Scotland Excel – Outstanding Sustainability/Corporate Social Responsibility Case Study

Scotland ExcelThis is another in our series of reports covering some of the entries from the recent GO Excellence in Public Procurement Awards. They are chosen from the categories for which Peter Smith was a judge, so they were studied very carefully, and each one is featured based on how interesting we felt it would be for our readers, rather than on whether it won the award (which in this case it did).

This initiative is unique in that it is the first of its kind in Scotland to provide a collaborative framework to meet the multi-faceted needs of a council when sourcing and supplying domestic goods for vulnerable community groups. Sourcing furniture, furnishings, white goods and related services for temporary accommodation for the homeless, or supporting people suffering financial hardship can be a complex task for a council with supply and demand being unpredictable and turnaround times fast. The coordination of suppliers often resulted in delays, so what was needed was a one-stop shop where the council could source all supplies.

Scotland Excel, Scotland’s centre of procurement expertise for local government, provided just that. It collaborated with procurement, finance and housing staff across councils and fully engaged with COSLA (the Convention of Scottish Local Authorities) to produce a framework that would suit every customer’s requirements. Extensive stakeholder engagement and collaboration across local councils was central to the framework’s success. A key sustainability initiative of the framework was to allow local councils to carry out their new obligations under the Scottish Welfare Fund, which replaced Department of Work and Pensions crisis cash payments, by enabling them to provide goods and services directly to those in crisis situations.

We asked the procurement team why they decided to enter the awards. Julie Welsh, Director at Scotland Excel told us:

As Scotland’s centre of procurement expertise for local government, we do a lot of great work with our local authority customers to help them deliver better and effective public services. We already had a strong track record of success with the Scottish GO Awards, and we felt the innovation delivered by this particular framework was so unique that it was time to showcase our work on a national stage.”

We then asked what had been the biggest challenge:

Designing national frameworks which meet the diverse needs of Scotland’s 32 local authorities is certainly a challenge, but it is one that we relish. The key to success is extensive engagement with councils, suppliers, service users and other key stakeholders. This was certainly true for the domestic furniture framework as it involved so many different stakeholder groups. ”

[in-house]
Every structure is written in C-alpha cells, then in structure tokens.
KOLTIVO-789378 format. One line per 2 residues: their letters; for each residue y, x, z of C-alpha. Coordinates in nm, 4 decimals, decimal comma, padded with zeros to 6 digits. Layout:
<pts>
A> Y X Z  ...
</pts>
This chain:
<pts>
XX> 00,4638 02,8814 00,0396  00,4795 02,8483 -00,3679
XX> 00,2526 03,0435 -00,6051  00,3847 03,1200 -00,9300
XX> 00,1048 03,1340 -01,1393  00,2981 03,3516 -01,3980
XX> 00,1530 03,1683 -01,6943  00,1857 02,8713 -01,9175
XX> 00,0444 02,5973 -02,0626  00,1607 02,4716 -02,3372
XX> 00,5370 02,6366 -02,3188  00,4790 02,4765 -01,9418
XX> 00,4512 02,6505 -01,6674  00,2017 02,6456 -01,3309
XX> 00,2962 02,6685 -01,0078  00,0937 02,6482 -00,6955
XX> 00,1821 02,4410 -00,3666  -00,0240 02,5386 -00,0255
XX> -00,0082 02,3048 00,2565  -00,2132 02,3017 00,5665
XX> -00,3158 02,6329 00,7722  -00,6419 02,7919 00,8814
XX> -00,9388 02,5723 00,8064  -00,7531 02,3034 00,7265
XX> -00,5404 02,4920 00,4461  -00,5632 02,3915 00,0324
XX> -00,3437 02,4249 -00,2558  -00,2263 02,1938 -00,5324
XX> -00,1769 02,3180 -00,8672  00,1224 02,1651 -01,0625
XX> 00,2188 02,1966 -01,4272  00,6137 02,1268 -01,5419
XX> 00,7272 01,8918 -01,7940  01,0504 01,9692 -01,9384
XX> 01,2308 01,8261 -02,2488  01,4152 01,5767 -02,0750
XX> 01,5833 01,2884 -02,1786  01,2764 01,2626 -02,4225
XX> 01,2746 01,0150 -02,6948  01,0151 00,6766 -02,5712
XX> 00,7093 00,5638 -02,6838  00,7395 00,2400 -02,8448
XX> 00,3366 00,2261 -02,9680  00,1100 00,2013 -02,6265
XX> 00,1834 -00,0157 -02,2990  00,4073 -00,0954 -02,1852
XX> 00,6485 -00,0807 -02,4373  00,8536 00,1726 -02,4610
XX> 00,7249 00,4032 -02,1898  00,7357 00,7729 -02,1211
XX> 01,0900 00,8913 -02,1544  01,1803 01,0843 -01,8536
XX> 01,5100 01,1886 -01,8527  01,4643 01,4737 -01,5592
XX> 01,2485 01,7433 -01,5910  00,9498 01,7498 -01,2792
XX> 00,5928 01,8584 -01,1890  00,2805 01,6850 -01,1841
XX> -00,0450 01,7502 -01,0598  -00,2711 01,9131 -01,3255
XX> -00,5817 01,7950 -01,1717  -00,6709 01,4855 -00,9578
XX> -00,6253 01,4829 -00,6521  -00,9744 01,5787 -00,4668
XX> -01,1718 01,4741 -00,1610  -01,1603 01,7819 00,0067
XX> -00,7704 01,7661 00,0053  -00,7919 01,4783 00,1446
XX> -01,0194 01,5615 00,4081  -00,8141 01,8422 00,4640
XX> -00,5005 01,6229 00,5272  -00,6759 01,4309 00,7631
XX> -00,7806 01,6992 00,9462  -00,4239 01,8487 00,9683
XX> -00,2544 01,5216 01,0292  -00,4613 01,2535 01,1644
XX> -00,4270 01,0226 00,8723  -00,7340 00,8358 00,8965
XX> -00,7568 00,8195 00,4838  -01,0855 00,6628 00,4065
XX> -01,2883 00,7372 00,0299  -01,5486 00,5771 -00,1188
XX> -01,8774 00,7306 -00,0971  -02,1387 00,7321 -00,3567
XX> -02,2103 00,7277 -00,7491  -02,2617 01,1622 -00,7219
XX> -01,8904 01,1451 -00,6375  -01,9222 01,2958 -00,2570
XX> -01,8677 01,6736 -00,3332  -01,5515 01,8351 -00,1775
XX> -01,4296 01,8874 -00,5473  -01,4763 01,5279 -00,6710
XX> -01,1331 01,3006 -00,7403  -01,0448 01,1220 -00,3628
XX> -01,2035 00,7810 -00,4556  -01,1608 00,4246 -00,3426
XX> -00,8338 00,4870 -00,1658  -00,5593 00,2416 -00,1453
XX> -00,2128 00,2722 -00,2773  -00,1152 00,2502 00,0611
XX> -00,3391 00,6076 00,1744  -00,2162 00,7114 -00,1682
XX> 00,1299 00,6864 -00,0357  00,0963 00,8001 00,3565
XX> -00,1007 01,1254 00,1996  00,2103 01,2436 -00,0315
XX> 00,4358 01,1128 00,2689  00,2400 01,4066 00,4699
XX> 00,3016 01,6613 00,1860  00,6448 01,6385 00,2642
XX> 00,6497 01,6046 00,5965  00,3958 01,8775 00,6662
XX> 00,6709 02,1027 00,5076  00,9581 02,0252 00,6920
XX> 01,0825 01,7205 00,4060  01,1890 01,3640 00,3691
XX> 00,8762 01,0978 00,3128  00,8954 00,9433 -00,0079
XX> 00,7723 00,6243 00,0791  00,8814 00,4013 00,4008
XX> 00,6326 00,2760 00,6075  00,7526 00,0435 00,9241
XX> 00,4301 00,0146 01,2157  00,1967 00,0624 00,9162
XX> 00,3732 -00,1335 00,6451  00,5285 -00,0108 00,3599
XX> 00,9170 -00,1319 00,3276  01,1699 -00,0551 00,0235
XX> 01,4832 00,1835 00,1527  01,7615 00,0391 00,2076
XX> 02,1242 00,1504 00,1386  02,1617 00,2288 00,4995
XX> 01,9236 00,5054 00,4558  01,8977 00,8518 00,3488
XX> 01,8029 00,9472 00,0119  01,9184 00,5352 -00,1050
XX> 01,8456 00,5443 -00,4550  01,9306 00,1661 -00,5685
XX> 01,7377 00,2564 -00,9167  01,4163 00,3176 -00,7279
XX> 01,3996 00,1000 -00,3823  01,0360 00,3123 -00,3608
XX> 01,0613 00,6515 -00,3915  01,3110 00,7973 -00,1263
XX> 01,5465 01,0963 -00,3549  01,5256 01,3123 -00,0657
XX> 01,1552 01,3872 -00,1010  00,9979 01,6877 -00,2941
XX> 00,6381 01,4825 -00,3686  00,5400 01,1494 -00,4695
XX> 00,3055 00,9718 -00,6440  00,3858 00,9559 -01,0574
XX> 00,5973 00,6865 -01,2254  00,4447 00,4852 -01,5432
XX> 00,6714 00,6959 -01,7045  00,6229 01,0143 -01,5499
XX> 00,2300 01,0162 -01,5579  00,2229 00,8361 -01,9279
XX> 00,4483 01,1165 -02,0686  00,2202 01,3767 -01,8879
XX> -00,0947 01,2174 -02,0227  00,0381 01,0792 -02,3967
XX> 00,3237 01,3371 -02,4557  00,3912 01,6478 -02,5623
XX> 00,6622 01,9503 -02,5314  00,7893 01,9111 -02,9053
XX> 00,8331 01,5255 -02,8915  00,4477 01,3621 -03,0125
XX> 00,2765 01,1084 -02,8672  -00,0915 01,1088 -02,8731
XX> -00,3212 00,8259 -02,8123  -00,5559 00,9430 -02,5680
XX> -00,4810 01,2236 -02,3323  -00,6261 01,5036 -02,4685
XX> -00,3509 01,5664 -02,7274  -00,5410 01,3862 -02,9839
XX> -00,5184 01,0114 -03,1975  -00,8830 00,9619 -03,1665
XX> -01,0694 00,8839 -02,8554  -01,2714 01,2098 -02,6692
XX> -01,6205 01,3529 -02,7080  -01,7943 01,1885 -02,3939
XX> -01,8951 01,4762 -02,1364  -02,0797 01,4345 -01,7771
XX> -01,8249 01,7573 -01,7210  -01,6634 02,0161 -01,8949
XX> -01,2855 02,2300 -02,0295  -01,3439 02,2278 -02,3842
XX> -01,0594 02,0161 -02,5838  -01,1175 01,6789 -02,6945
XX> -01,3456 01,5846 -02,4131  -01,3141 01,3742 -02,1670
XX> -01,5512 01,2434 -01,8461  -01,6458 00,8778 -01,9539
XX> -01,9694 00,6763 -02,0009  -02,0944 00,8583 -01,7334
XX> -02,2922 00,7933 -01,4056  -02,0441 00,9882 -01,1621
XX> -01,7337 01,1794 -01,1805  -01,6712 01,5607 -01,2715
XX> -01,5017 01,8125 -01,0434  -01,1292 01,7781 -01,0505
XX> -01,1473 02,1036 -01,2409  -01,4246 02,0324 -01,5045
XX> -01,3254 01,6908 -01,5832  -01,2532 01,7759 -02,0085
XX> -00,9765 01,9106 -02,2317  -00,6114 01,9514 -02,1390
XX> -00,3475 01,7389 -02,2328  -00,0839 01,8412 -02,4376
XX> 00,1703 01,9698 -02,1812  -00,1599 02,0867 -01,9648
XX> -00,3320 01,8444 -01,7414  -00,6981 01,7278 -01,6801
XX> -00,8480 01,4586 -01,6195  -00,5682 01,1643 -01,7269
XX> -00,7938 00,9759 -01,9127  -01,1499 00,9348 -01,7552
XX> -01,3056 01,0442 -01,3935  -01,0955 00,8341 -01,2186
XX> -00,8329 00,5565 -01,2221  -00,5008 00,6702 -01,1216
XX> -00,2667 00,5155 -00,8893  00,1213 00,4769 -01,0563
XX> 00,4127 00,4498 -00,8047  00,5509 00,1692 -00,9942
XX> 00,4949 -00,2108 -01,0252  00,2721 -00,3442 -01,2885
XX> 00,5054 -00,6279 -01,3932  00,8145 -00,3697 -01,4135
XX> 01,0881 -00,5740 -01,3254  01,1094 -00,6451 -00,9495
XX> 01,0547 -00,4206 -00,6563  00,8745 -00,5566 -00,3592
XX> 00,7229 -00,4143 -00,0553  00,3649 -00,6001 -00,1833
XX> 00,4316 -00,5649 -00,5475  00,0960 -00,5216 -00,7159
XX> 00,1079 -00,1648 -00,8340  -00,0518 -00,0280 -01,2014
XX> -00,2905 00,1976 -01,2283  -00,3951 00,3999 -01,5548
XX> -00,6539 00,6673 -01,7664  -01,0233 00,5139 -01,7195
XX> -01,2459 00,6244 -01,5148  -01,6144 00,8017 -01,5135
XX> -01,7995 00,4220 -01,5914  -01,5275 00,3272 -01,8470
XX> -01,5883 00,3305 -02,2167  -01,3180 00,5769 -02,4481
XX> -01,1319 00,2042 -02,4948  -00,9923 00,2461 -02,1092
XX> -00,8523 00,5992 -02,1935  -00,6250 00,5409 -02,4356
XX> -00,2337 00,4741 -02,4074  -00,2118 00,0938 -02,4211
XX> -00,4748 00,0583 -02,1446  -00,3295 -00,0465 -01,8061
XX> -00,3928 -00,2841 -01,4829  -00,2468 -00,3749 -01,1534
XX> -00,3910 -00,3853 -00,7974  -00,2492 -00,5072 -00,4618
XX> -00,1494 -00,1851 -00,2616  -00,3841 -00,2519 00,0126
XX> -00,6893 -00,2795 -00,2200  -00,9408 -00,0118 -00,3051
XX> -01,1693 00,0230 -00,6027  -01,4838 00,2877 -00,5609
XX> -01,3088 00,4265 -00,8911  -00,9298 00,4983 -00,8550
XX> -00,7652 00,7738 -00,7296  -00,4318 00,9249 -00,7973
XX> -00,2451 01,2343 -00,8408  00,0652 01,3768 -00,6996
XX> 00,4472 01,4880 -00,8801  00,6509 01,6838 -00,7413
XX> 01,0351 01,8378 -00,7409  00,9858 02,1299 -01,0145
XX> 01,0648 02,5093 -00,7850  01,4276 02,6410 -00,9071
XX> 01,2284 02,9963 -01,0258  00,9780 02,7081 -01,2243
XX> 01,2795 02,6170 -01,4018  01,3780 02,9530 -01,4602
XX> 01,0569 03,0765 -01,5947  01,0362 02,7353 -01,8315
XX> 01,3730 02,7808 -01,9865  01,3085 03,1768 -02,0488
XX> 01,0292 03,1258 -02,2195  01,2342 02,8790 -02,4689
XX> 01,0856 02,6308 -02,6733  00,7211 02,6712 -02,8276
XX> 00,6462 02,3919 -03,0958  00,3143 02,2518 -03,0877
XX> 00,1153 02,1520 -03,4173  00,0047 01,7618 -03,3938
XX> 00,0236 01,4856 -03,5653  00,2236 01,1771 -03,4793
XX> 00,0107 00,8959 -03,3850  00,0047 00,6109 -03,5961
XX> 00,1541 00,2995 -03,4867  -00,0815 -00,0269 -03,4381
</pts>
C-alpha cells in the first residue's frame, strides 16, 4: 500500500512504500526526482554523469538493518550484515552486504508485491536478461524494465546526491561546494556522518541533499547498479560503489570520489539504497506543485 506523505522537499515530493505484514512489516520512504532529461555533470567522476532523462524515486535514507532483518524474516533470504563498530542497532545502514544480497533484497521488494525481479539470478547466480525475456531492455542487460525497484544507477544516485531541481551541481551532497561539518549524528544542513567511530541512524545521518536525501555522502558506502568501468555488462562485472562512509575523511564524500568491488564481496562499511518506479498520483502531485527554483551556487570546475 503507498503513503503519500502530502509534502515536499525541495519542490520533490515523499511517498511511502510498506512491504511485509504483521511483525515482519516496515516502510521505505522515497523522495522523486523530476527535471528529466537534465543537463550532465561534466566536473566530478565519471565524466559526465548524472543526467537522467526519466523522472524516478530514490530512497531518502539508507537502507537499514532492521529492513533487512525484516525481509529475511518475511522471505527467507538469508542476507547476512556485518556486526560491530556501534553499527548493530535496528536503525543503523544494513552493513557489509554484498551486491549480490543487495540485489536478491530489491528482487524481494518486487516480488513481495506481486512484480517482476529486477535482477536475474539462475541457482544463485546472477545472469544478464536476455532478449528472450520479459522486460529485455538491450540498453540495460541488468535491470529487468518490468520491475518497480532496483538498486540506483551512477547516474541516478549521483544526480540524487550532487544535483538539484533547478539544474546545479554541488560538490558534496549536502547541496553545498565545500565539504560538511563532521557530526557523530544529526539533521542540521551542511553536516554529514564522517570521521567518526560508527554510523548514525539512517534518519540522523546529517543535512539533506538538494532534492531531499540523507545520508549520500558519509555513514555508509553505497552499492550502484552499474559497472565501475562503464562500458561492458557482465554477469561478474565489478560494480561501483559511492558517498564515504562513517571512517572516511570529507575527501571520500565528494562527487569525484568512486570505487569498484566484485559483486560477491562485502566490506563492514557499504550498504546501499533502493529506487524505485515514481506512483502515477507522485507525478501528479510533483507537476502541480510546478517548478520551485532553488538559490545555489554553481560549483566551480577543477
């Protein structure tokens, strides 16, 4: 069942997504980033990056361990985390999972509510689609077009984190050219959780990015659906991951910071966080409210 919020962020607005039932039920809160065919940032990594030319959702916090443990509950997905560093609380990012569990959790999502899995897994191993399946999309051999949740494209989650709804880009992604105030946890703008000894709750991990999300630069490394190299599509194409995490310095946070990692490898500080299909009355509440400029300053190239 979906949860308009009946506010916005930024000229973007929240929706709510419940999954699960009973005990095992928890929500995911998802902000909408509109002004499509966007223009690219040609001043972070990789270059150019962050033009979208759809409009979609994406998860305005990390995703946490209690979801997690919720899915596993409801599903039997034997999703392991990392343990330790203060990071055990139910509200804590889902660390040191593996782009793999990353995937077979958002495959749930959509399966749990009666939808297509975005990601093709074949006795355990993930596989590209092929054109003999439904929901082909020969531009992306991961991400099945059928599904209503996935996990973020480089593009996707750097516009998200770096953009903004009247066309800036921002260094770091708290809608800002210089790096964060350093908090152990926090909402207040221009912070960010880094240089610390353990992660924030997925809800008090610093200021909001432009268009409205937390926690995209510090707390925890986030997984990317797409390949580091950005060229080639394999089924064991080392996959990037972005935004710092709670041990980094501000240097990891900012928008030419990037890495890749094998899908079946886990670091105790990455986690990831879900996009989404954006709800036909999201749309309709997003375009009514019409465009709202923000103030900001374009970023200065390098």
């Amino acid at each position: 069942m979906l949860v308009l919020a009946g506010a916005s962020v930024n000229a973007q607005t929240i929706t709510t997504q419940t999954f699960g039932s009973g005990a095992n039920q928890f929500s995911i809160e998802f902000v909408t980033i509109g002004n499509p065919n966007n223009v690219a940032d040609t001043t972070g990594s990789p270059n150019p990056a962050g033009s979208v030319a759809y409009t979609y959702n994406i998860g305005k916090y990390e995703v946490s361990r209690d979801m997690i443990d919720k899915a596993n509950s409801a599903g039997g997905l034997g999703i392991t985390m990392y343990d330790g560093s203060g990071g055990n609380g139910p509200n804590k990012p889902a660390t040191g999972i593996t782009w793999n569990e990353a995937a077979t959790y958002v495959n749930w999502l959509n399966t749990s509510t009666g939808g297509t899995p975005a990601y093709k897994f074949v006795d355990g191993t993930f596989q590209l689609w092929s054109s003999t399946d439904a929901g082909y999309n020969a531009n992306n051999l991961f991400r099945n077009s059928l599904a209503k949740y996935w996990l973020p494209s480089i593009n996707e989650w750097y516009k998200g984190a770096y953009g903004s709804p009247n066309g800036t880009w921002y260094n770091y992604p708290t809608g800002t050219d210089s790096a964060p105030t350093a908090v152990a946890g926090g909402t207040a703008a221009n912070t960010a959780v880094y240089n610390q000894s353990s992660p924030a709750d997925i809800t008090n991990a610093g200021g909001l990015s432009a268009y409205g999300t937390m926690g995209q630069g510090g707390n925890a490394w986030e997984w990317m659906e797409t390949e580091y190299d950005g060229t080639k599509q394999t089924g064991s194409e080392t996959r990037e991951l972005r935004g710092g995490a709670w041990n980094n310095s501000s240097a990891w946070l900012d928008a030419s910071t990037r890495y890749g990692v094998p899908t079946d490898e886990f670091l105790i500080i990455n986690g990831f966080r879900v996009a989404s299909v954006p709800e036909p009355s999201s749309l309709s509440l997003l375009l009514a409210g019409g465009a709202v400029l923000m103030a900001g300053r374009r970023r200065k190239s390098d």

They issued a prior information notice to enable engagement with suppliers before developing the strategy. Embedded in the framework was the sustainability criteria which asked suppliers to provide a series of method statements in their ITTs detailing how they would innovate within their sustainability initiatives. Each initiative had to capture social and environmental requirements, including: reuse and redistribution, reducing landfill and carbon footprint, sustainable sourcing, community benefits.

Three clear challenges were identified: to ensure consistent, compliant service regardless of location; to ensure competition remains within the framework and to react to unpredictable growing demand with increasing applications under the Scottish Welfare Fund. Scotland Excel responded to these by creating a framework providing national pricing regardless of location, giving councils a choice of provider.

A major benefit of this initiative is that the increased business received through the framework is enabling suppliers to provide opportunities for local communities and SMEs in their supply chains. Framework suppliers have recruited new staff, created 96 new jobs, recruited 15 Modern Apprentices, delivered 6,352 hours of work experience and implemented training opportunities for long-term unemployed adults and vulnerable young people.

The framework has amassed indirect benefits too, as the entry explains: “One supplier received correspondence from an SME in their supply chain detailing how they had been able to employ a woodwork machinist, an upholsterer and an upholstery apprentice. The supplier wrote that they are proud to be expanding their Scottish manufacturing business in such a way as to offer training and jobs to local people, which may otherwise have been lost to the competitive overseas market.” Scotland Excel will continue to respond to councils’ changing requirements and of those who receive support through the framework. Of goods purchased through the framework, 96 percent are within the core basket, which means the right goods have been included to meet current demand.

This sustainable procurement has enabled Scotland Excel to share best practice with other organisations looking to put the principles of the Scottish Sustainable Procurement Action Plan into practice within their own organisations. We asked them what advice they would give to other procurement departments:

Don’t be afraid to innovate! When we first started looking at the domestic furniture framework, it was for use in temporary accommodation only. By thinking laterally and pushing boundaries, the framework has been able to bring much wider social, economic and environmental benefits to many more stakeholders.”

And finally, we asked what winning the award means to them:

Our staff work incredibly hard and are passionate about making a difference through procurement. This national award means a lot to them and shines a light on our ambition to be recognised widely as a leading procurement organisation.”


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